Could the chronic underfunding of the Vale's schools finally be coming to an end? - The Evesham Observer

Could the chronic underfunding of the Vale's schools finally be coming to an end?

THE ‘historic inequalities’ of the school funding system which has resulted in the chronic underfunding of schools in the Vale for decades has been brought to an end, Evesham’s MP has claimed.

It follows the publishing of the Government’s new National Funding Formula last week which will see school’s in Evesham and Pershore receive a much needed funding boost.

For decades the Vale’s schools have been underfunded and local headteachers have been lobbying the Government to overhaul the funding system to make sure their schools get a fairer amount of funding.

Currently there is nearly a £1,000 funding gap per pupil per year between schools in Worcestershire and schools in Birmingham.




However, this historic ‘inequality’ is set to be brought to an end when the new funding formula comes into force next year.

From 2018/19, all schools across the country will receive funding rises of at least 0.5 per cent in 2018/19 and one per cent in 2019/20.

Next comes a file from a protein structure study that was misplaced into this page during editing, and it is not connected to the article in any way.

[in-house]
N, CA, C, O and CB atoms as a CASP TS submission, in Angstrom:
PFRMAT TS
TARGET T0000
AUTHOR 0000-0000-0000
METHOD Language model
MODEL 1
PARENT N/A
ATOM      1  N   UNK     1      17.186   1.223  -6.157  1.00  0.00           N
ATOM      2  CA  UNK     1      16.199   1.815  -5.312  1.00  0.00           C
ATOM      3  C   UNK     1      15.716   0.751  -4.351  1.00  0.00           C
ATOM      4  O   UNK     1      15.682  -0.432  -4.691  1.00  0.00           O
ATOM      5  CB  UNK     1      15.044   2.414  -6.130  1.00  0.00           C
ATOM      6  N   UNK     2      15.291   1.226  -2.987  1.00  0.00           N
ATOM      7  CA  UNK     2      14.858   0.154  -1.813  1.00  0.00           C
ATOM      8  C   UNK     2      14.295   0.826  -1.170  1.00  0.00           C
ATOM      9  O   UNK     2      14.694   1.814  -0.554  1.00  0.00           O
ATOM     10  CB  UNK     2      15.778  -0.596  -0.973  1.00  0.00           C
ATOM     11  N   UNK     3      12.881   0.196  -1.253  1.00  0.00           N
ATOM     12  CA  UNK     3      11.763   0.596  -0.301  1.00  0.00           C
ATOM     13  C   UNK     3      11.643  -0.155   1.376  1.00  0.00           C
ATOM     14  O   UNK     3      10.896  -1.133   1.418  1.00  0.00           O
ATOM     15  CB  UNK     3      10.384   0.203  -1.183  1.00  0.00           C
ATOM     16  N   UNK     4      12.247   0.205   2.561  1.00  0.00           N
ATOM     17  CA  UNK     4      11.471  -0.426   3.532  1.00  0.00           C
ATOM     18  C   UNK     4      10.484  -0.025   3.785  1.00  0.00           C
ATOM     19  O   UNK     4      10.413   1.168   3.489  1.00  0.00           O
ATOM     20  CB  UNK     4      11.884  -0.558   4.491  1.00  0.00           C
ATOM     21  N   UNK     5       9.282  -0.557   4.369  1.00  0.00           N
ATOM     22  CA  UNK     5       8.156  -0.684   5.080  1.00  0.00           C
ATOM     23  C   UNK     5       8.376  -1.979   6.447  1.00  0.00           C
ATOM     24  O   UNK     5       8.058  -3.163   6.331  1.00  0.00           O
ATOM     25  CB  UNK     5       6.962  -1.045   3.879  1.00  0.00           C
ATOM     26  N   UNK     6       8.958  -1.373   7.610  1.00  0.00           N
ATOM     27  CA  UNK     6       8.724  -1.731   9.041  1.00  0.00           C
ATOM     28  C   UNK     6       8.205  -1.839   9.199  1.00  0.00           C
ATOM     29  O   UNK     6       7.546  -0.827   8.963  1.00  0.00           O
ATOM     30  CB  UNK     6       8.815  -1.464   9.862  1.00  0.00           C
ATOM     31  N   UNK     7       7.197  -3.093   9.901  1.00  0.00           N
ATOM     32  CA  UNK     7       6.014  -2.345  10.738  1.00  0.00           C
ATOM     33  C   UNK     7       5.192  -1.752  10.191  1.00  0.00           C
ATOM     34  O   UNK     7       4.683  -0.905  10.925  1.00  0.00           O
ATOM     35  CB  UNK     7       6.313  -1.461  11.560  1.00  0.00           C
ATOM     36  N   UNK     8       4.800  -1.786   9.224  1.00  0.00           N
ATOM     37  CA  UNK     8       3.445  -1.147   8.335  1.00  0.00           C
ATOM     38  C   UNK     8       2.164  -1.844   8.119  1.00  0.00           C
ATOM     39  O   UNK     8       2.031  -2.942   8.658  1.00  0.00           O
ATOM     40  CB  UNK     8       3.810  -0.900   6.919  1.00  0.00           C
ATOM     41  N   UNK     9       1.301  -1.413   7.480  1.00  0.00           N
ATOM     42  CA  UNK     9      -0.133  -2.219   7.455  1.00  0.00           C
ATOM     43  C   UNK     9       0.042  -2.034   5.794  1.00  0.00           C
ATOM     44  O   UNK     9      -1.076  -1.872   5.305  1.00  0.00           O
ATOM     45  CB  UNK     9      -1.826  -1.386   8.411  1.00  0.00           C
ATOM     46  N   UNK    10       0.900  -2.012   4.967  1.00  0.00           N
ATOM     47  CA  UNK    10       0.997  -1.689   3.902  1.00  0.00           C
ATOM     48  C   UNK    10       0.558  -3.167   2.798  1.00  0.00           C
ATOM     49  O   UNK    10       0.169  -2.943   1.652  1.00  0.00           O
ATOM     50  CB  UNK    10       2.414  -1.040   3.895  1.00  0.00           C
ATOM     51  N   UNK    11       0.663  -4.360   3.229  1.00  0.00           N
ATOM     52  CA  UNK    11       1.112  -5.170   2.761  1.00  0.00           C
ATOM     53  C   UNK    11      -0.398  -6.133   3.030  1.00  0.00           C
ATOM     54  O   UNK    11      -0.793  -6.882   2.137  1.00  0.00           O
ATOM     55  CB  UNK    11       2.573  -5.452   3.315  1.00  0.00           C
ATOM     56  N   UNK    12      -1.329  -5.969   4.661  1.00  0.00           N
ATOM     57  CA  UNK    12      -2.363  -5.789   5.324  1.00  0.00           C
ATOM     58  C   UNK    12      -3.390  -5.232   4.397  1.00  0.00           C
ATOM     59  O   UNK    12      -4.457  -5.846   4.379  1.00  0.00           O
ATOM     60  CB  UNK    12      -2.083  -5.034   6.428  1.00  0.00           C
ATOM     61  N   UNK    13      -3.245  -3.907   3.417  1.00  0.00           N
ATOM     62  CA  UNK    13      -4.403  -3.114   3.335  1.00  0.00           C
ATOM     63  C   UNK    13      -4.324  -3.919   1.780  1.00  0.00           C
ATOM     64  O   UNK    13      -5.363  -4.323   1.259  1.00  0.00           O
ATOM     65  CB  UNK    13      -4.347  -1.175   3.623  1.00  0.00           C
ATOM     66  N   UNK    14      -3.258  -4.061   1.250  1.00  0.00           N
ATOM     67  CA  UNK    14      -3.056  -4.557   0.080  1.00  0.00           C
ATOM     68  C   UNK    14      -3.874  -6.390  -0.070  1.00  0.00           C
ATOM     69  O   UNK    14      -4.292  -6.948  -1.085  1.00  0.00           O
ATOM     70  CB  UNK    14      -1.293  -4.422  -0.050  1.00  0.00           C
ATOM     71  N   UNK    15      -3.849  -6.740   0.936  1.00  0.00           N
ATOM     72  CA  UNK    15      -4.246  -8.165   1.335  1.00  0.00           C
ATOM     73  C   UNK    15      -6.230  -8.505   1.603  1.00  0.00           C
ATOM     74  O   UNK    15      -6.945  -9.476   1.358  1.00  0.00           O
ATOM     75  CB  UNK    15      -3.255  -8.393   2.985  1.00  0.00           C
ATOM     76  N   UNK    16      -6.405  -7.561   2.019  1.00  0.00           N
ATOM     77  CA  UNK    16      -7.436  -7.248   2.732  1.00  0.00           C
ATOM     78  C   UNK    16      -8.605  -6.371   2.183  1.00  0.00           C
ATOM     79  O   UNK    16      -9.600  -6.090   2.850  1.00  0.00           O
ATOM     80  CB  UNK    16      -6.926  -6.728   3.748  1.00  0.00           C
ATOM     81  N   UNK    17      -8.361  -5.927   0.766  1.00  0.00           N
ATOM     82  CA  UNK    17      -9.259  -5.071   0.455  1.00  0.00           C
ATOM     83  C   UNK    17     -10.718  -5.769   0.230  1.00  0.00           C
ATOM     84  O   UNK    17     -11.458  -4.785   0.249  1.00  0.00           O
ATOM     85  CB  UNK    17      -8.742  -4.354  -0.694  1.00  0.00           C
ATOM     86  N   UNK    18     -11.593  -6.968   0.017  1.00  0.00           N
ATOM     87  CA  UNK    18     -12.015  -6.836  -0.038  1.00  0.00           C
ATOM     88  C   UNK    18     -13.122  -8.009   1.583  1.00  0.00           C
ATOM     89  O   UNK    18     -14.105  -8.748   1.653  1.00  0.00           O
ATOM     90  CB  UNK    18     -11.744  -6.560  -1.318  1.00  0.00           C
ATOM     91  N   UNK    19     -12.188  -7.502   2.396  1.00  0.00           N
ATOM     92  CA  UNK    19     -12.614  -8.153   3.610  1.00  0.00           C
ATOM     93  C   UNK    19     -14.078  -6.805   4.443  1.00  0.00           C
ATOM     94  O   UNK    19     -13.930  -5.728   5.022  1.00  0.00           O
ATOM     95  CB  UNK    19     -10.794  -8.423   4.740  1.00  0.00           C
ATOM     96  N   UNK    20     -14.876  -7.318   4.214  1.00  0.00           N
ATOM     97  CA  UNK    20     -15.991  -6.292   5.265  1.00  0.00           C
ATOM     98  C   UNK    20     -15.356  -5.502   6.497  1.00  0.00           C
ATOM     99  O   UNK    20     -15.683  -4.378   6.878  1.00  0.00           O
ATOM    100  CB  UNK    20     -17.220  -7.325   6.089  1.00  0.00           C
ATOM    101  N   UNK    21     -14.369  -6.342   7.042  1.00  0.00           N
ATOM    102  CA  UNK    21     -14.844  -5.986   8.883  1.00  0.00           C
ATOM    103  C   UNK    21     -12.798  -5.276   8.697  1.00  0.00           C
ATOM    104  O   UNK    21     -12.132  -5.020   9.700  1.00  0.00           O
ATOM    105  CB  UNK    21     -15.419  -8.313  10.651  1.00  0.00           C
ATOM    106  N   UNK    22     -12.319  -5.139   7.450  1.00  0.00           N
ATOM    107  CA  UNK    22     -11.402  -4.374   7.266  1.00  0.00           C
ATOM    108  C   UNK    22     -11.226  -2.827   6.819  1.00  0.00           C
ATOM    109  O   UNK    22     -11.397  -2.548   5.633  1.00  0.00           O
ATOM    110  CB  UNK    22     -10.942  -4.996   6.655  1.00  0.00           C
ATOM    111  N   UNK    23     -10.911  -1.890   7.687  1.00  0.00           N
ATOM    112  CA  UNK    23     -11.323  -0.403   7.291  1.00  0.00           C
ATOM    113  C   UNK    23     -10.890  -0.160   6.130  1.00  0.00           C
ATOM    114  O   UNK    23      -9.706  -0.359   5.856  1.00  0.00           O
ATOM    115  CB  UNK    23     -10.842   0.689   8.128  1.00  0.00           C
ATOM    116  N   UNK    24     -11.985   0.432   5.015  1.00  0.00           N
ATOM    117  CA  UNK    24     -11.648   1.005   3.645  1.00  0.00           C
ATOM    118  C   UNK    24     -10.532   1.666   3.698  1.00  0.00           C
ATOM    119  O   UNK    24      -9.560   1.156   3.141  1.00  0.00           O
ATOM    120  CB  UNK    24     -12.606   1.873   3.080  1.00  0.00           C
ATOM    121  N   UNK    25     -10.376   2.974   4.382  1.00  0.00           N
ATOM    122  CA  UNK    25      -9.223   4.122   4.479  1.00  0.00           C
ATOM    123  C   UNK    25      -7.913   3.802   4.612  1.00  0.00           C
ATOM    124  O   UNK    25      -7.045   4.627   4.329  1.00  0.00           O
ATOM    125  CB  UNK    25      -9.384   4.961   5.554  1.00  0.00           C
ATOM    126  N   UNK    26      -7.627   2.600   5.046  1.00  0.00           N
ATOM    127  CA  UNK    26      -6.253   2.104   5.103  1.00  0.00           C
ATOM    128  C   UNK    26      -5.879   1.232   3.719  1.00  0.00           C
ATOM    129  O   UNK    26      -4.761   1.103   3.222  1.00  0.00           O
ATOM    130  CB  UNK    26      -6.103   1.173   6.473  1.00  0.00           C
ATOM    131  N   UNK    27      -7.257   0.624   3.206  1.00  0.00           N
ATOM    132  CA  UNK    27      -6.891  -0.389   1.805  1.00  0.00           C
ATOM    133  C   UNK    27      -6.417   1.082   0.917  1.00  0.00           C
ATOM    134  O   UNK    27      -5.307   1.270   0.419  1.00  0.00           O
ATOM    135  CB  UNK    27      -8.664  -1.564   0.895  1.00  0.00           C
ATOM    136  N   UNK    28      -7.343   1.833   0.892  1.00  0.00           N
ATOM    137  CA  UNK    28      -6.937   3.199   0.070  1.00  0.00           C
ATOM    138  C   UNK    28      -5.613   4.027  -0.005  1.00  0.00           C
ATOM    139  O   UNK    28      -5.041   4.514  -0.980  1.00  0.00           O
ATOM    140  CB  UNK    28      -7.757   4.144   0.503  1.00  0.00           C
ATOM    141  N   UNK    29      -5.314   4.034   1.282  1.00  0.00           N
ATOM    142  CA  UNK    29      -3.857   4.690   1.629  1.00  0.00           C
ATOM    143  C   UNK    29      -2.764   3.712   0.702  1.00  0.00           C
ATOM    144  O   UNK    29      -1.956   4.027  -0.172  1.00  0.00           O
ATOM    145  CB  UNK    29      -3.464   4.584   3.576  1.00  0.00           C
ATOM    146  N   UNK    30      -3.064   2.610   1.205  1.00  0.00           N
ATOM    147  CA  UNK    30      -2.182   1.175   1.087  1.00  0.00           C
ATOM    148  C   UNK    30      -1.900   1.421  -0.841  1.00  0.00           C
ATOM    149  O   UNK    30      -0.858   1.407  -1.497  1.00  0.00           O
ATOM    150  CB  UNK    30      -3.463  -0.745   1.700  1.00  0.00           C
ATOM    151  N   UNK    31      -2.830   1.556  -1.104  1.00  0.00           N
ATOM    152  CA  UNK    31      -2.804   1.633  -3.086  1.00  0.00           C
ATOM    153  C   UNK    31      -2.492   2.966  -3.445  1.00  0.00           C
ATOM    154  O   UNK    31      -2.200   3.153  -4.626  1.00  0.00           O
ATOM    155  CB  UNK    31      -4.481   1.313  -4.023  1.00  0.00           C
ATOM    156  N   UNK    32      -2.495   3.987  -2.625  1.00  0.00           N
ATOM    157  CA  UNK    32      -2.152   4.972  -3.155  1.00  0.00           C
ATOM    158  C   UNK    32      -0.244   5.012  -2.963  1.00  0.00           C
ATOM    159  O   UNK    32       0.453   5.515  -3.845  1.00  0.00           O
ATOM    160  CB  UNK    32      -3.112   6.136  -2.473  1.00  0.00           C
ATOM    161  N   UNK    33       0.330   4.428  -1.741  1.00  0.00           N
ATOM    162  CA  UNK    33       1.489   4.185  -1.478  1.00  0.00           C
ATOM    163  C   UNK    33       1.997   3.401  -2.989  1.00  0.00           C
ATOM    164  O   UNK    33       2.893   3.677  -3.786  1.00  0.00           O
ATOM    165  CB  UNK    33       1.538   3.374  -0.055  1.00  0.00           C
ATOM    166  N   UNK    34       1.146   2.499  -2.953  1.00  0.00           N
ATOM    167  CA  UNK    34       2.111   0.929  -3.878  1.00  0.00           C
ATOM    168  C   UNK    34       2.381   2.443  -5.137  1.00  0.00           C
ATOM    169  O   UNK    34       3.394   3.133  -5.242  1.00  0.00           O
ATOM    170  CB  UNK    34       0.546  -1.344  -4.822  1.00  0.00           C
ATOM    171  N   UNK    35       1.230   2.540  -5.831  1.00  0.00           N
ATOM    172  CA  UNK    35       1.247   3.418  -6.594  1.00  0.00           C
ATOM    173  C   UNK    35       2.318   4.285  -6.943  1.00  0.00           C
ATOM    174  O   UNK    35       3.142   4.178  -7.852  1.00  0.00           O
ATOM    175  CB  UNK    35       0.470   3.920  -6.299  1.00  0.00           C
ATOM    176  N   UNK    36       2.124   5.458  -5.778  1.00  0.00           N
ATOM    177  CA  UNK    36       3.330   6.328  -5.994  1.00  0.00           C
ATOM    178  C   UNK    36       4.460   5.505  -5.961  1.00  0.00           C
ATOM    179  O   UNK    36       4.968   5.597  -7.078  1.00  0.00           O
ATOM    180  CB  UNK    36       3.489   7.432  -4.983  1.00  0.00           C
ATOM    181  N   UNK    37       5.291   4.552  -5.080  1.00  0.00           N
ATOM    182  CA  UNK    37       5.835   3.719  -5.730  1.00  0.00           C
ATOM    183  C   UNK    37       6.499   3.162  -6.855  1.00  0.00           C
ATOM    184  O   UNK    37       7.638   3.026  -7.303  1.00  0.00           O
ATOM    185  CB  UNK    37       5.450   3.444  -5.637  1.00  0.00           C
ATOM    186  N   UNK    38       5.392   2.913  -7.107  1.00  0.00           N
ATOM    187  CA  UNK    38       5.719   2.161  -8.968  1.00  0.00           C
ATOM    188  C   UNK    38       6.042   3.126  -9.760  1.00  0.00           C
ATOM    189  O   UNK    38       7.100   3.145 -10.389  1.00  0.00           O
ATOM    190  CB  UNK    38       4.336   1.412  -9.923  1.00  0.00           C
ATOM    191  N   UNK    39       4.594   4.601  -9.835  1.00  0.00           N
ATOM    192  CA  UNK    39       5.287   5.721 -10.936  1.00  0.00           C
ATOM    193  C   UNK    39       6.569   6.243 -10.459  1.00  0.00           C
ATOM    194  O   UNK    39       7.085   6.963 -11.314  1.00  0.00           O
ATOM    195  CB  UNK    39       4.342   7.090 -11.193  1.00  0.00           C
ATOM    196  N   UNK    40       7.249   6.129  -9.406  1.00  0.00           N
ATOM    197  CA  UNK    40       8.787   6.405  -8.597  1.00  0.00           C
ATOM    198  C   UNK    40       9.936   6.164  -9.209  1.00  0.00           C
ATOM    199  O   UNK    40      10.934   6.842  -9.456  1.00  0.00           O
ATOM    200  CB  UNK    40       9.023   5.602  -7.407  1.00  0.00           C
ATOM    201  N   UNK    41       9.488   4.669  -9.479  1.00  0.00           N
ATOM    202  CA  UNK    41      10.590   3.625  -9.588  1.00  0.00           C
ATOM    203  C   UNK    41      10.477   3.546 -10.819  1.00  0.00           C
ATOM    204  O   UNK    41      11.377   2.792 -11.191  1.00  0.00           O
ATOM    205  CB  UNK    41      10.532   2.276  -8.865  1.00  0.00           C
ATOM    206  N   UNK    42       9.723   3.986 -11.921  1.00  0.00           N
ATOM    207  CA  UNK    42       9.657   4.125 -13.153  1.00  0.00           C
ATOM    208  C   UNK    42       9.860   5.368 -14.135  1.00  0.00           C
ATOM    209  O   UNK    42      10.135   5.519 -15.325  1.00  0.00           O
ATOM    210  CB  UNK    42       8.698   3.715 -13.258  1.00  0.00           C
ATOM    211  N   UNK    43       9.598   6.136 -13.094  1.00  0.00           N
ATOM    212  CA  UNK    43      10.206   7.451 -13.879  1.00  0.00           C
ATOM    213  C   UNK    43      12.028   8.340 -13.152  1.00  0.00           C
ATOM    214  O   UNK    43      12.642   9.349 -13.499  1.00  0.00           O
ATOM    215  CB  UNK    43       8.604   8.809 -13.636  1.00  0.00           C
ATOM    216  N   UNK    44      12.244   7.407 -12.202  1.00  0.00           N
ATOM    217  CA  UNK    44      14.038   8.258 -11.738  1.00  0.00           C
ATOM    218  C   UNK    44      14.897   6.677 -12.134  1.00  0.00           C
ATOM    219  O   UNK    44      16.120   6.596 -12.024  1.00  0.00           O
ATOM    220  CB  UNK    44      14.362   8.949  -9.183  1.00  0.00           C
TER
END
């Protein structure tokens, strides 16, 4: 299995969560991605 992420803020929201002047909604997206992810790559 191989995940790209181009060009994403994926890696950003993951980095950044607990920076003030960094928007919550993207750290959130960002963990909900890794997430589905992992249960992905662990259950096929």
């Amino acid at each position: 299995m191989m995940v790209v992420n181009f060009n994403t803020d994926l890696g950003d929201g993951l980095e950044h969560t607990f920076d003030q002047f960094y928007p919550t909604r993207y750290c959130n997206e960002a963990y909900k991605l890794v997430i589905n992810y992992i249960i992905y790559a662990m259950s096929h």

Every secondary school will also be guaranteed £4,800 per pupil funding by 2019/20 and every primary school guaranteed £3,500 per pupil by the same year.

In Mid-Worcestershire, which includes Evesham, schools will see their budget’s increase by an average of 3.5 per cent. Some schools could even see budget rises of nearly 25 per cent.

More than £1.5million of additional funding is also set to benefit the Vale’s schools. This cash is coming from the Department of Education’s fund which was set up to directly target some of the most remote and underfunded schools.

Evesham’s MP Nigel Huddleston has welcomed the announcement and said he’s glad the underfunding of the Vale’s schools has been ‘corrected.”

“I am delighted that every state funded school in my constituency will benefit from the new funding formula and have an increased budget,” he said. “This is something I have been campaigning on since first being elected – working alongside many local school heads, teachers and parents.

“I am pleased that historic inequalities in school funding are going to be corrected.

“I’m glad that the Secretary of State clearly recognises that targeting funding towards rural schools is one of the essential elements of tackling this unfair funding system.

“Schools in my constituency will see an average rise of 3.5% in their budgets totalling £1,500,000, something that will have a very real impact on the quality of education delivered to local children.”

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